Photo Date?

Discussion in 'Ask The Experts' started by Andrew Davies, Nov 11, 2017.

  1. gillyflower

    gillyflower Always caring about others

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    What a lovely photo. I think it dates sometime in the 1870's. Is it in England? I feel whilst not a mourning picture it was perhaps a 'semi' mourning if that makes sense.
    I think the little girls dress is strange - as it is showing her chest & shoulders. As to the Language of flowers - well I think they are roses at least 2 of them. While I am no expert on the meanings I think it means unconditional love - also courage & respect. So perhaps something to do with a bereavement? what a mystery!:) I an a bit dubious about family stories - I think what started as fairly accurate could easily get changed over time a bit like Chinese Whispers. Those are my thoughts & I may easy be wrong!
     
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  2. Steve Bumstead

    Steve Bumstead Well-Known Member

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    I don't think they are real flowers, but added in colour by hand painting. They don't look in scale, and some of the bunch don't resemble flowers. Could they be hiding something else the child was holding?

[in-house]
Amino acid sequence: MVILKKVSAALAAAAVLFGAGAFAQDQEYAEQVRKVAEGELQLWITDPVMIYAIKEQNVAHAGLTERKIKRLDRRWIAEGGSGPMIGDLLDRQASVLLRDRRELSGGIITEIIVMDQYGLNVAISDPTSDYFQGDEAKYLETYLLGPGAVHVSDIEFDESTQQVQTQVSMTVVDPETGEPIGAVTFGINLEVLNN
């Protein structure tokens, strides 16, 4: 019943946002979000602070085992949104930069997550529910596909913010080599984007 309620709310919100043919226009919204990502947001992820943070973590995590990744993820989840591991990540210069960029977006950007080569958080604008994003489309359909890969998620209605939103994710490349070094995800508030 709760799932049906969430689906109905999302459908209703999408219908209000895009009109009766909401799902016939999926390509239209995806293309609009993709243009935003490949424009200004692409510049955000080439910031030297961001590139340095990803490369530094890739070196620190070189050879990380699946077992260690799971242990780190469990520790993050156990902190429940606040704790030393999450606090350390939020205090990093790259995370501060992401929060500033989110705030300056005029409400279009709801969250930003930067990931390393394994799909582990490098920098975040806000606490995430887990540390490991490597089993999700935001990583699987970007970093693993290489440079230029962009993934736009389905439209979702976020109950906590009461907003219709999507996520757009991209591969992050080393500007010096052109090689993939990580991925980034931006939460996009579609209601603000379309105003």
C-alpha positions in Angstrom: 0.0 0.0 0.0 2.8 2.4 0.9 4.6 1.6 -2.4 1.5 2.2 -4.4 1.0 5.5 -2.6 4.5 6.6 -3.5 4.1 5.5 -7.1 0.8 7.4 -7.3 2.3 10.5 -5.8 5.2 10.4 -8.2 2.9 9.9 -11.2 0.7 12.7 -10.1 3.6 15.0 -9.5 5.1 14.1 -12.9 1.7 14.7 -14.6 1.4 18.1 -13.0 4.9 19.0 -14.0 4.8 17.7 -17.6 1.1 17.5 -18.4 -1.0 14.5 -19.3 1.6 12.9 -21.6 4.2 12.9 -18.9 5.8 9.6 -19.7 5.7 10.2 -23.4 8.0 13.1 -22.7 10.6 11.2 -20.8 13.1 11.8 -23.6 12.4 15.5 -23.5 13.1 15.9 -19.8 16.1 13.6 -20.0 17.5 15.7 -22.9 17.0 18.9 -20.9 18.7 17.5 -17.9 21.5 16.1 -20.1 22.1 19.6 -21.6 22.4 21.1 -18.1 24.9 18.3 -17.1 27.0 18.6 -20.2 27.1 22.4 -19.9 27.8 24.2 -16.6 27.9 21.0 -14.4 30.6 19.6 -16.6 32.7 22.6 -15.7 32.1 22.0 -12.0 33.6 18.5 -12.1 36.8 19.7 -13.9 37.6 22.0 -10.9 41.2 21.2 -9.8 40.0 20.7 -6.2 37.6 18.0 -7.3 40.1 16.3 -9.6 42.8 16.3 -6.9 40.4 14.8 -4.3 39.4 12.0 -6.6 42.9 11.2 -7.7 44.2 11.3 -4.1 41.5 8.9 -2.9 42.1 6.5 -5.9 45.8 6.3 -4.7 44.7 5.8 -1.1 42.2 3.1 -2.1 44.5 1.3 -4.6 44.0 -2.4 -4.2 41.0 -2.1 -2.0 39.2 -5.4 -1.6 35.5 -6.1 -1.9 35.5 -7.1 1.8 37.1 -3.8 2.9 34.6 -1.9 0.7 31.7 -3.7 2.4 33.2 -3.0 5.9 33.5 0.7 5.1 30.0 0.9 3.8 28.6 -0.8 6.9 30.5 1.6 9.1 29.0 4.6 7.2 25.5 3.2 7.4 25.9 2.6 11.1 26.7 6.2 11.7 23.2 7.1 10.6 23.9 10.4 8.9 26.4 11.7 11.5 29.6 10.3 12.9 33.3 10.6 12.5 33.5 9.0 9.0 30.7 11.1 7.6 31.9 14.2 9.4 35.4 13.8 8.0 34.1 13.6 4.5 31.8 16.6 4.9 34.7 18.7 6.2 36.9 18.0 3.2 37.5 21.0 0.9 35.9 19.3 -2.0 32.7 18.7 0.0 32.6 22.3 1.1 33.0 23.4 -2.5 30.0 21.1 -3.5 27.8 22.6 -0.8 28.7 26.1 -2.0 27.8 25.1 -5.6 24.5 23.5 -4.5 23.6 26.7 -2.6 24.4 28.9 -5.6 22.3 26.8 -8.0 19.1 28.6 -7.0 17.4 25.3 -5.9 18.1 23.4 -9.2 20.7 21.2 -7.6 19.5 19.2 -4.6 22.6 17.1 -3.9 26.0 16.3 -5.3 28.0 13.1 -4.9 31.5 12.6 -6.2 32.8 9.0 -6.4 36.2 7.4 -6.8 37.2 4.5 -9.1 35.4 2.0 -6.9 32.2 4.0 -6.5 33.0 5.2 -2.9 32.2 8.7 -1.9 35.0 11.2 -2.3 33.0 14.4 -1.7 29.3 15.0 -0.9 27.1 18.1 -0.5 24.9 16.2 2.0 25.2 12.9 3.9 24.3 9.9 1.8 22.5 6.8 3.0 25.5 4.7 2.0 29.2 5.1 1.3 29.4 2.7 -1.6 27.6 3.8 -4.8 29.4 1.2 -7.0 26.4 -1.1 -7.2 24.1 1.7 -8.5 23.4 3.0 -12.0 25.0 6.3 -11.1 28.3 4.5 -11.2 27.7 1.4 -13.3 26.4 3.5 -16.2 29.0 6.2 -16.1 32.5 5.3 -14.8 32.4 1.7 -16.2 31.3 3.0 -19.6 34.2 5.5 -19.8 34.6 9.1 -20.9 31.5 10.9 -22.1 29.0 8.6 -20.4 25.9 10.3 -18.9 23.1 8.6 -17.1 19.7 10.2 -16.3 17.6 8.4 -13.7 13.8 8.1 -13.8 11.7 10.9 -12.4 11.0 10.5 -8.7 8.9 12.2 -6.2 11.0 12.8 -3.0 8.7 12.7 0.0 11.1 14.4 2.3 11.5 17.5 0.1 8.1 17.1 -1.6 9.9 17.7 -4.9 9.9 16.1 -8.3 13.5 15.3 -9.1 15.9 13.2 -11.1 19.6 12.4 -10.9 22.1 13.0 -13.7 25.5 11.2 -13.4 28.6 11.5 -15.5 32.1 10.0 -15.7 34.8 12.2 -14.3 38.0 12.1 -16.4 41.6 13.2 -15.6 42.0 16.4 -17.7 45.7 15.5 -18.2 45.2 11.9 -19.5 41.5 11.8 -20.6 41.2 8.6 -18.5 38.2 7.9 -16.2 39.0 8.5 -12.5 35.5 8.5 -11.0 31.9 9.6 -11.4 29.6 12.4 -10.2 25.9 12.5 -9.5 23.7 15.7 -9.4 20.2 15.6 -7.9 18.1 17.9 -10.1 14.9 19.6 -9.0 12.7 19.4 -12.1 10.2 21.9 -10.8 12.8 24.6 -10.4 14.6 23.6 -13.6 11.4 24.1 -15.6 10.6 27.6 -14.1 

3. arthurk

    arthurk Well-Known Member

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    The flowers clearly have been painted in later, because they didn't have colour photography then (and it's the only bit in colour too). If they were painted over something different, that rather reinforces the idea that they were meant to convey a particular meaning.

    I'm still hoping that someone will be able to identify them - my best guesses for the large one on the right are anemone, chrysanthemum, dahlia or zinnia (in alphabetical order). Many of these seem to be associated with absence - and the colour comes into it as well.

    There actually appear to be 5 different flowers there, so possibly a fairly complex message. Gillyflower has mentioned a rose; is the top one apple blossom?
    I suppose the question might be why Millicent was brought up by an uncle rather than her father. Did her father have a job which involved travel or other absence? Are her parents found together in the 1870s-1880s? (Hutchinson or Hodgkinson? - I assume one is a typo.)
     
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  4. Andrew Davies

    Andrew Davies Well-Known Member

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    No typo, Hutchinson was what the family believed her maiden name was. I eventually discovered it was Hodgkinson. I thought the two surnames pertinent to the discovery of the Prison Governor.

    1871 census they are together and his profession was a "Horse dealers assistant" I would imagine quite some travelling with this role.
    Registration district: Camberwell
    Sub-registration district: Peckham
    ED, institution, or vessel: 6
    Household schedule number: 201
    Piece: 731
    Folio: 20
    Page number: 33

    1881 census there is no sign of William (Father) but Emma (Mother) gives her occupation as this:-

    Anne Hodgkinson.png

    It's transcribed as Horse Travellers Wife.

    Registration district: Camberwell
    Sub registration district: Peckham
    ED, institution, or vessel: 6